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Yesterday’s Enemy (1959)

Point me towards a Stanley Baker film and I’ll find a seat to nestle into and watch. Then tell me it’s from the famed Hammer Films studios and I’m hooked into what will probably be multiple viewings.

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Far from being a Gothic horror as the studio was known for this WW2 story features the horrors of war versus the usual Dracula or Frankenstein horrors one would expect from producer Michael Carreras and company.

The film finds Stanley Baker leading a platoon of men in the deep swamps and jungles of Burma. Their opposition are the Japanese forces led by Philip Ahn. Ahn it seems practically led the Japanese fighting men in every second film from 1941 onwards. In Baker’s platoon you’ll find a variety of characters in keeping with a plot of this nature. We have the minister, the news correspondent played by Leo McKern and the familiar face of Gordon Jackson who executes without discrimination when Baker calls upon him to do just that.

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This black and white effort has at it’s core a twist on the ethics of war. Early on in the film when Baker and his men capture a Burmese village he must decide the fate of a captured informer and how to go about extracting information from him. Baker is a stern leader who will do whatever it takes to get the information he requires to radio back to his command post. This doesn’t sit well with the man of the cloth, Guy Rolfe who condemns the actions that Baker is threatening to carry out.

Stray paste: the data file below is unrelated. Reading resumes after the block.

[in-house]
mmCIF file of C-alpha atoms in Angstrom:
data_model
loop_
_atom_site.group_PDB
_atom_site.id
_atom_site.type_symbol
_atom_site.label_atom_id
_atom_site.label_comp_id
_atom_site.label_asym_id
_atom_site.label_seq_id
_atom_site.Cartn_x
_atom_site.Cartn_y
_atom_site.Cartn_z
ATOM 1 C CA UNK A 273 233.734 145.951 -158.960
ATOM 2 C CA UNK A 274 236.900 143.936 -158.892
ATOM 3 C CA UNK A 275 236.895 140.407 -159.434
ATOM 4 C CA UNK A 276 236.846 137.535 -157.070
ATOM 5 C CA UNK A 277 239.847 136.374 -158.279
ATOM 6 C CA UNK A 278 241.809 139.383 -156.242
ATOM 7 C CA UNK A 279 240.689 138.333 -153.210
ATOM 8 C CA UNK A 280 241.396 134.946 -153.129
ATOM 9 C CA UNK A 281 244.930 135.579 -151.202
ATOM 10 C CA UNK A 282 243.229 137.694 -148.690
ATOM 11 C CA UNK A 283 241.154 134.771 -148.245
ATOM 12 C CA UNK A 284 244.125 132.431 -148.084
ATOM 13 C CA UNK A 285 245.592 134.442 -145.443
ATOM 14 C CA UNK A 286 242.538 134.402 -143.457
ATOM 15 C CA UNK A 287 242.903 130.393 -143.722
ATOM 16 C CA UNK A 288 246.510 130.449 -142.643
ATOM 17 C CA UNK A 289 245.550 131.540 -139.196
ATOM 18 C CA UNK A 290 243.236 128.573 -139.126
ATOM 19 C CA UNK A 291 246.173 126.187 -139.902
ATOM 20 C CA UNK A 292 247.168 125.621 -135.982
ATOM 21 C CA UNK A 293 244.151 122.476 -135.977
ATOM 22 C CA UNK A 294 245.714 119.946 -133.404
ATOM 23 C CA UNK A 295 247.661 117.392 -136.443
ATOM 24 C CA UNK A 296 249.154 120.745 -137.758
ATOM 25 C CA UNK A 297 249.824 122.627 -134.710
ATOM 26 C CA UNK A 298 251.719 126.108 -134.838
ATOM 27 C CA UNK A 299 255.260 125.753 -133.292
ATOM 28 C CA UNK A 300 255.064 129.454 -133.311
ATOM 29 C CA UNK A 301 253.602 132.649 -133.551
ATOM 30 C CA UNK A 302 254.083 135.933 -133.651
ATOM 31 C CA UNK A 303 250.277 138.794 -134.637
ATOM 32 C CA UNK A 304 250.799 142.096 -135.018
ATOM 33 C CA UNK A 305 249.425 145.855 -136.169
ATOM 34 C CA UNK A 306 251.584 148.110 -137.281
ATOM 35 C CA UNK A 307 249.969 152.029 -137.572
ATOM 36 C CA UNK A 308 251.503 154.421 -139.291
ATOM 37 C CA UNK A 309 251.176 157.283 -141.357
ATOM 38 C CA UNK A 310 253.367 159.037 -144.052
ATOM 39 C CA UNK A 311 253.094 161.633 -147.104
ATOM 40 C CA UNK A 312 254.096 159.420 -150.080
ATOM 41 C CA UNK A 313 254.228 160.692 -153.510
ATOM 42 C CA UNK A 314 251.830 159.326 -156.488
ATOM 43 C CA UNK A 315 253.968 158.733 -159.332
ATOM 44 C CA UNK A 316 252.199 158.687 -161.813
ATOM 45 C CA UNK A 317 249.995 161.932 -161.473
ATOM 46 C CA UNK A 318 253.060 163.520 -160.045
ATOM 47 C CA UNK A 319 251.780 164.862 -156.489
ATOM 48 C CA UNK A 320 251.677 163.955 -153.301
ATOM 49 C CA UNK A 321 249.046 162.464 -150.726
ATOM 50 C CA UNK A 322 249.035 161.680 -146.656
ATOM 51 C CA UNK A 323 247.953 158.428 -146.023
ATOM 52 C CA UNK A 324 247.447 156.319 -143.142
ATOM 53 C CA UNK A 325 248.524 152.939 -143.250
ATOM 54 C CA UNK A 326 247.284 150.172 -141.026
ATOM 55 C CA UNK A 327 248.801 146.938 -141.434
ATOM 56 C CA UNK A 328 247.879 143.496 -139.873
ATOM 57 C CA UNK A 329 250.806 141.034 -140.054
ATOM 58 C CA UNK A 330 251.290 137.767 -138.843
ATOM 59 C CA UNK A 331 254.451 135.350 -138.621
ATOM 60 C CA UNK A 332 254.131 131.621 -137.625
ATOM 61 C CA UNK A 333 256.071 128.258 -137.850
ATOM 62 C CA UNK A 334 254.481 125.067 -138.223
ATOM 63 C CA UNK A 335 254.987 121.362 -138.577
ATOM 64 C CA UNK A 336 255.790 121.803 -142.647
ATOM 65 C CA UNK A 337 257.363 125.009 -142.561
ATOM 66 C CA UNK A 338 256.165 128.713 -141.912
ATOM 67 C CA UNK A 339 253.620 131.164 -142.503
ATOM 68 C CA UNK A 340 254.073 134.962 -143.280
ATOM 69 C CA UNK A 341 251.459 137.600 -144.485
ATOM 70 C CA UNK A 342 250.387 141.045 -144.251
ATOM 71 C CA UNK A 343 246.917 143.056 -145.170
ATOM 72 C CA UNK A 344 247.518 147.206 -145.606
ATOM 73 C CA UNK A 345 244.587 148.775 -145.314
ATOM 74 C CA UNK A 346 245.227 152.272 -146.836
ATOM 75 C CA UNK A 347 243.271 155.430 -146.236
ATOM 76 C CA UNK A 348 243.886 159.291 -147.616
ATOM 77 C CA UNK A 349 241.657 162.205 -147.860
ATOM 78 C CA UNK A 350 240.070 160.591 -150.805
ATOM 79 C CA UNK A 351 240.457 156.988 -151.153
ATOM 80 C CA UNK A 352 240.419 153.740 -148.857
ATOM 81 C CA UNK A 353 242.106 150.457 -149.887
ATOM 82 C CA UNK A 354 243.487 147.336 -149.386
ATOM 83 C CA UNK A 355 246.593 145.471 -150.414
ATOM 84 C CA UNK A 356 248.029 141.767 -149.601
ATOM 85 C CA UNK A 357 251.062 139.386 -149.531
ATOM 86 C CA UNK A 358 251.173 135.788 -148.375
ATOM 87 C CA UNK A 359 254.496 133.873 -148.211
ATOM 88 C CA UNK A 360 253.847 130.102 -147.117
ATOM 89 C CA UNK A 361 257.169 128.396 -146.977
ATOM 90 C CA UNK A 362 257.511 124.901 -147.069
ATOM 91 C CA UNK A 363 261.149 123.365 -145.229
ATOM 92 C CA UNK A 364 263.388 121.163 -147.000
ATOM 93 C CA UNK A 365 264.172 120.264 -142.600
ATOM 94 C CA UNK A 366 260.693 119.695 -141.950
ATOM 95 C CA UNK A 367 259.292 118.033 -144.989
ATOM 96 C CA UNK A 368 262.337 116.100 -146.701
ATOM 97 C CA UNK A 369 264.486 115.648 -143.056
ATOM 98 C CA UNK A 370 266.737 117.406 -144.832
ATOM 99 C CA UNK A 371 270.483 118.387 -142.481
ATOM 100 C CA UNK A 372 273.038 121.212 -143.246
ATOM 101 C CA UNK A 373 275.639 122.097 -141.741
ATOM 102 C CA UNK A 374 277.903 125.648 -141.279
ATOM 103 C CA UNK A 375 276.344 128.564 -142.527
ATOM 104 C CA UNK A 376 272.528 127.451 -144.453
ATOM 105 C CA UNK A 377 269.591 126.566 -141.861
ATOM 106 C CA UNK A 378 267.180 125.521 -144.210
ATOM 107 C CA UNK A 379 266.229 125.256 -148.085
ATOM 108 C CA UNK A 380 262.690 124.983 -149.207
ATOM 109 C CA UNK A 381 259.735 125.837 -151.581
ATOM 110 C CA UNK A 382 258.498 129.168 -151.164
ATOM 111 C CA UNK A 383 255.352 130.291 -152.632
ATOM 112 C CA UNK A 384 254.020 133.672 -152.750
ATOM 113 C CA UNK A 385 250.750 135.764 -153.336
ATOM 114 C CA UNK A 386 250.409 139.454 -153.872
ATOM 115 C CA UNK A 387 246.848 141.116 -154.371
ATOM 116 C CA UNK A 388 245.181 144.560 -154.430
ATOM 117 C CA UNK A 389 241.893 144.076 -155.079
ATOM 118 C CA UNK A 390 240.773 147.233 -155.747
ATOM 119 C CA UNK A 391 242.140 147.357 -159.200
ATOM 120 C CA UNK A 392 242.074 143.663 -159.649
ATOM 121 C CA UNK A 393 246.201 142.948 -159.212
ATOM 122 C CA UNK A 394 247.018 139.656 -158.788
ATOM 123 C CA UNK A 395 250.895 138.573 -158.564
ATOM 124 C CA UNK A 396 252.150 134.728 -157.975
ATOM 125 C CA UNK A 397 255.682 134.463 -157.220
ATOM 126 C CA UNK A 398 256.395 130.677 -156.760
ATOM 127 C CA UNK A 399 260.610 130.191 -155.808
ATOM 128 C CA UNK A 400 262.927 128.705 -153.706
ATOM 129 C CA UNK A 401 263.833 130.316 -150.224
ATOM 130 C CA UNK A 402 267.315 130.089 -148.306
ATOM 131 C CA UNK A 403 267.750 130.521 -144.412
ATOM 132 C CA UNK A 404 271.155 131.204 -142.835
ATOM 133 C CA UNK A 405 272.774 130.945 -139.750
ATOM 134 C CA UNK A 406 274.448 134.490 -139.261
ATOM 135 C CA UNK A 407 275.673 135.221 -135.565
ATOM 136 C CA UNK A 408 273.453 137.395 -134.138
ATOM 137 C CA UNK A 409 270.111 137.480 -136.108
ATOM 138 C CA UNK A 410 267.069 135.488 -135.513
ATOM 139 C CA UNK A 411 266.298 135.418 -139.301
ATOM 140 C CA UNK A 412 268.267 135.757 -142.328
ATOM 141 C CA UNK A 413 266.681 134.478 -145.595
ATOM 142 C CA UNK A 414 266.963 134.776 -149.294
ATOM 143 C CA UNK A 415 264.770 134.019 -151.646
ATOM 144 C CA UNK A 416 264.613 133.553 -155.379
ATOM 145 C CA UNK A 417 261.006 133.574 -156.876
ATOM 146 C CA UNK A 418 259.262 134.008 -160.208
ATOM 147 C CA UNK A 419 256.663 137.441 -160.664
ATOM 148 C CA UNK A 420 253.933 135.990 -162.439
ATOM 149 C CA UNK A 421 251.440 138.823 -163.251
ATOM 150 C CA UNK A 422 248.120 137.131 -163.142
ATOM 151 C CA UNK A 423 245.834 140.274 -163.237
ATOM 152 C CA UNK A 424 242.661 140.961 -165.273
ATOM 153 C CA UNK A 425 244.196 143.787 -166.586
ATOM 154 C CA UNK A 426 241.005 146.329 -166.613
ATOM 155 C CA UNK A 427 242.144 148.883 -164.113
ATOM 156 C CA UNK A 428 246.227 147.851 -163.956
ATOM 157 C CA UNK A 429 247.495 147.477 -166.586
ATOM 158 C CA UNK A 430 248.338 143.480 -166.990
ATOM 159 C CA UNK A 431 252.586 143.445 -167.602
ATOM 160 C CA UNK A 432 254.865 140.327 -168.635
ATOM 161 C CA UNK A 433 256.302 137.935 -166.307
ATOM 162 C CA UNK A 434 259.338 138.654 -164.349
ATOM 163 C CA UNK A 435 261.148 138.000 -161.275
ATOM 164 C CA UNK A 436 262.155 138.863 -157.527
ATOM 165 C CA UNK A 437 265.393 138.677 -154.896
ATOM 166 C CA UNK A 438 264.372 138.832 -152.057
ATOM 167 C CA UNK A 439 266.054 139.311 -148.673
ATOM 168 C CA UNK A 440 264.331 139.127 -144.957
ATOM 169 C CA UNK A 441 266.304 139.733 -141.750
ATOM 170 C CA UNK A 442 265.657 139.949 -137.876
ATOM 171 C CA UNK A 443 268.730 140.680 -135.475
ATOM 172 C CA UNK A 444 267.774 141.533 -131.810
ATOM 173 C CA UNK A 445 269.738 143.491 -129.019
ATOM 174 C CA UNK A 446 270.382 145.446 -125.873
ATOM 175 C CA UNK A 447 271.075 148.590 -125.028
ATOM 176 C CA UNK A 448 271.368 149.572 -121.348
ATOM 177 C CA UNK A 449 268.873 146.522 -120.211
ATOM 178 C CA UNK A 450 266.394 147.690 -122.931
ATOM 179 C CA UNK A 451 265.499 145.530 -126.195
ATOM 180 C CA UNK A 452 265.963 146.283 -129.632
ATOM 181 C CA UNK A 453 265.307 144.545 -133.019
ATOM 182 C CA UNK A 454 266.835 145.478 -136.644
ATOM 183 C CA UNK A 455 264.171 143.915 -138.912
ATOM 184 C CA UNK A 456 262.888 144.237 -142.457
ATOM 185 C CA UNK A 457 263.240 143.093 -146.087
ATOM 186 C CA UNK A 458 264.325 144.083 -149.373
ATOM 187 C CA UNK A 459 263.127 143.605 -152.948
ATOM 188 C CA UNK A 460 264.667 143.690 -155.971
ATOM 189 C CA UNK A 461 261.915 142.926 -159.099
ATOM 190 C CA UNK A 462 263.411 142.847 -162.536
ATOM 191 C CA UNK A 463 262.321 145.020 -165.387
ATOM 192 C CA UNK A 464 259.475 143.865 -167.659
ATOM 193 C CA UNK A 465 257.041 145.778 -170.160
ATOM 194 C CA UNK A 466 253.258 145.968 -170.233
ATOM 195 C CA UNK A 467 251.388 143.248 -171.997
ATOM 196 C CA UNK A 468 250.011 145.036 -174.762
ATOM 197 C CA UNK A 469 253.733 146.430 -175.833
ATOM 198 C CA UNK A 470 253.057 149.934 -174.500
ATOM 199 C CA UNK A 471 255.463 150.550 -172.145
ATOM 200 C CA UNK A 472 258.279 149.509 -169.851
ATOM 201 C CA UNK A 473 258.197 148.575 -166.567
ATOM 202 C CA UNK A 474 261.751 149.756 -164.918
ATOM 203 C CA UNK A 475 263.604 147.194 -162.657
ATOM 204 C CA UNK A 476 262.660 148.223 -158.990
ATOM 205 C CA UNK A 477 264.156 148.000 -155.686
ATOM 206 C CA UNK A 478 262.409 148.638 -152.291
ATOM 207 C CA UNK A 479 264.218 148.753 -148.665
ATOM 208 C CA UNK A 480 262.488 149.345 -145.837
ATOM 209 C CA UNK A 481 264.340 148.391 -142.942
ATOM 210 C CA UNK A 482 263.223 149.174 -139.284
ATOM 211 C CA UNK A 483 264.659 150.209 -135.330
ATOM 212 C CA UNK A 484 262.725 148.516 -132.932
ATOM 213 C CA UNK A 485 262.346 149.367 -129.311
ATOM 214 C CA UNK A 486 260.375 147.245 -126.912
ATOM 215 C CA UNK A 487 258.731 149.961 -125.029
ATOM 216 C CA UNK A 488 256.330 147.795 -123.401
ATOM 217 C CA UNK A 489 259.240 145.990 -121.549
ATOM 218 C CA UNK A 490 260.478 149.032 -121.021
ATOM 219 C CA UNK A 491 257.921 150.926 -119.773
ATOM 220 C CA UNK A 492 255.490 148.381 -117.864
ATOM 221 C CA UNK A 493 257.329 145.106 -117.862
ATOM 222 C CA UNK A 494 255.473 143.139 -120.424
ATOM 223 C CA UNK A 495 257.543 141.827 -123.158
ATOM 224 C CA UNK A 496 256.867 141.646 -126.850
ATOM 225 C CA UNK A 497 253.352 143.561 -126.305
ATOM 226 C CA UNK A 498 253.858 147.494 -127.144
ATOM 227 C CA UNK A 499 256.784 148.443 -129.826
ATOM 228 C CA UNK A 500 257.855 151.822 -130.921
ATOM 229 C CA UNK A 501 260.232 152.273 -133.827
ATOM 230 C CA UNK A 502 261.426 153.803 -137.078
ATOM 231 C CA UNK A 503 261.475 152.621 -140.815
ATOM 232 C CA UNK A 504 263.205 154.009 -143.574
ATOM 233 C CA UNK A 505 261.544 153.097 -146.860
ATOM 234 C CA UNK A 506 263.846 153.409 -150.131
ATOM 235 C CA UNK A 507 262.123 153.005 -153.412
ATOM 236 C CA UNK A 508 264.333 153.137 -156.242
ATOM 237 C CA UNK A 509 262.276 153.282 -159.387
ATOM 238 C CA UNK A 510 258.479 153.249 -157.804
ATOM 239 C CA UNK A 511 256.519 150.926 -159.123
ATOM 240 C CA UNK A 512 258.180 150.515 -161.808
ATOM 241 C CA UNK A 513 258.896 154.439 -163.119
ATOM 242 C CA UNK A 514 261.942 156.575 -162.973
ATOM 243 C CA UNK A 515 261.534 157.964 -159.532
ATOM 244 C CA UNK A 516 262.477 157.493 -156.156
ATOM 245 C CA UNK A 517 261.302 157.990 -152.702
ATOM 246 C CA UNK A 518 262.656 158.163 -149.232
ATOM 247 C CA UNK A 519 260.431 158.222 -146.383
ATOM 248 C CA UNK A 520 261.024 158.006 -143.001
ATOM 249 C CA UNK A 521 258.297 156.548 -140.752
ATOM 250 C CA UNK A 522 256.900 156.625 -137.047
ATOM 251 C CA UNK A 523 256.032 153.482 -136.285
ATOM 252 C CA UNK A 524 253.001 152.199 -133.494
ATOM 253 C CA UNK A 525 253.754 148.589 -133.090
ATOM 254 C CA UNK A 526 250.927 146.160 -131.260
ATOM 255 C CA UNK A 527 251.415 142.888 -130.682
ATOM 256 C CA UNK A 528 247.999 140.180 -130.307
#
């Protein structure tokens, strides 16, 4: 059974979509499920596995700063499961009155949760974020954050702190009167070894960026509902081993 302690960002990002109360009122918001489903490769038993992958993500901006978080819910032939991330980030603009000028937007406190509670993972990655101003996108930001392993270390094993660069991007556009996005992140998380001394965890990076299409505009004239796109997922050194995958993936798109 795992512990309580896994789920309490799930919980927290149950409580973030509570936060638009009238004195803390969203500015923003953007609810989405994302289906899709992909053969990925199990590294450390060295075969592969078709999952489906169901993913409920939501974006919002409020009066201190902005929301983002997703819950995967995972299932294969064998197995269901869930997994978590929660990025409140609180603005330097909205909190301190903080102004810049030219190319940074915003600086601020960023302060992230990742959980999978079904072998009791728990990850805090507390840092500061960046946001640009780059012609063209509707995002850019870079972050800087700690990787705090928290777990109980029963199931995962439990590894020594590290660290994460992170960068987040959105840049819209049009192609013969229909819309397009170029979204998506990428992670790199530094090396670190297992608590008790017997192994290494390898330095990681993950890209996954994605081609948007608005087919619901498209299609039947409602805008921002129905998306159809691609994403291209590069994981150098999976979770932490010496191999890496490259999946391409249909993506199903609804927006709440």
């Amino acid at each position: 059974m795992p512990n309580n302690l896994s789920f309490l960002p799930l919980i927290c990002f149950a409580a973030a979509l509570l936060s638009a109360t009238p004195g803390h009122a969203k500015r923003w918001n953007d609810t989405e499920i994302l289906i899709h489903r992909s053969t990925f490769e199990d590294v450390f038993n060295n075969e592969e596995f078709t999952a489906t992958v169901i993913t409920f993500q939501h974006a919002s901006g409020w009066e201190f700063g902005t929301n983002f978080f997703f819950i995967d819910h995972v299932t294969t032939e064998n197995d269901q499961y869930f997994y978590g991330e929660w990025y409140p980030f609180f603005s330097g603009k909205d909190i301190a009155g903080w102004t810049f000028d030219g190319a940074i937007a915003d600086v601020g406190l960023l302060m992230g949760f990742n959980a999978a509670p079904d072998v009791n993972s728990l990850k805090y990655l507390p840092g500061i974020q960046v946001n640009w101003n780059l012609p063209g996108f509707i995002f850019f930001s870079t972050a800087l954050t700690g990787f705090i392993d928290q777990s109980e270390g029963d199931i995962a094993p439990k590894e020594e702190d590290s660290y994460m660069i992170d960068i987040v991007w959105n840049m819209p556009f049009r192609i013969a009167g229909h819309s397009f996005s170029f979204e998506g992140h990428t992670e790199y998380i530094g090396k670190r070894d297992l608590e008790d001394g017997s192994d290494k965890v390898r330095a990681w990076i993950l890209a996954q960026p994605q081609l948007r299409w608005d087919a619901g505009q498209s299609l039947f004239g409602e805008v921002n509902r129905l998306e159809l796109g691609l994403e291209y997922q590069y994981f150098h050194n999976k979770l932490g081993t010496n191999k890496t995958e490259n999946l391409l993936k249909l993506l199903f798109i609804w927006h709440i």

enemy1

When Ahn and his forces reclaim the village it becomes a battle of wills between our two leaders. It soon becomes apparent that Ahn is about to use the same tactics Baker had in order to get the information he and his command require. Can Baker look his men in the eyes knowing that death that awaits them and not give in to the enemy? Ahn’s character at first seemed like it was going to be a by the numbers role but the script and this fine actor infused some empathy into it that I found refreshing from the many propaganda films of the forties.

philip-ahn-1-sized

This is an odd feature in the Hammer catalogue as it’s somewhat of a message film that was adapted from a play by Peter R. Newman. It’s also in black and white as opposed to the color footage they used for their bloody terrors. It’s unfortunate that they didn’t film this one in color as well. The jungle greens and battle scenes would have benefited greatly.

Considering this is a Hammer film it’s surprising that house character actor Michael Ripper isn’t in here as a platoon member. Still if we look close we’ll see the make up artist was Roy Ashton who gave us many of the monsters of Hammer and actor Richard Pasco is in here who in 1964 would play a prominent role in The Gorgon.

The film is directed by Val Guest who did a number of films at Hammer including The Quatermass Experiment and the superior crime drama Hell Is A City with Stanley Baker once again in 1961.

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Since this is a take on the fighting forces in Burma it’s too bad that Errol Flynn wasn’t around as he was accused of winning the war in Burma by himself in grand Hollywood style back in 1945’s Objective Burma.

This Hammer film is available in the MOD style from Columbia if you are so inclined.

9 Comments »

  1. This is a very good movie, a complex morality play which asks tough questions and offers no easy answers. Baker and Ahn are excellent, playing essentially different sides of the same coin and neatly avoiding the stereotypes associated with each of their roles.
    As usual, Guest’s directions is smooth and economical, bringing a real abruptness to the action scenes. Terrific film.

      • Overlooked by me too, but that’s mainly because it was nearly impossible to see for a long time. It came out on DVD in the UK maybe 5 years ago, and that was the first chance I’d had to watch it.

  2. The introduction of Philip Ahn was one of the top highlights of this excellent film. Yes it would of been interesting to see what a colour print would of looked like. The jungle looked fantastic for a stage. Top review buddy.

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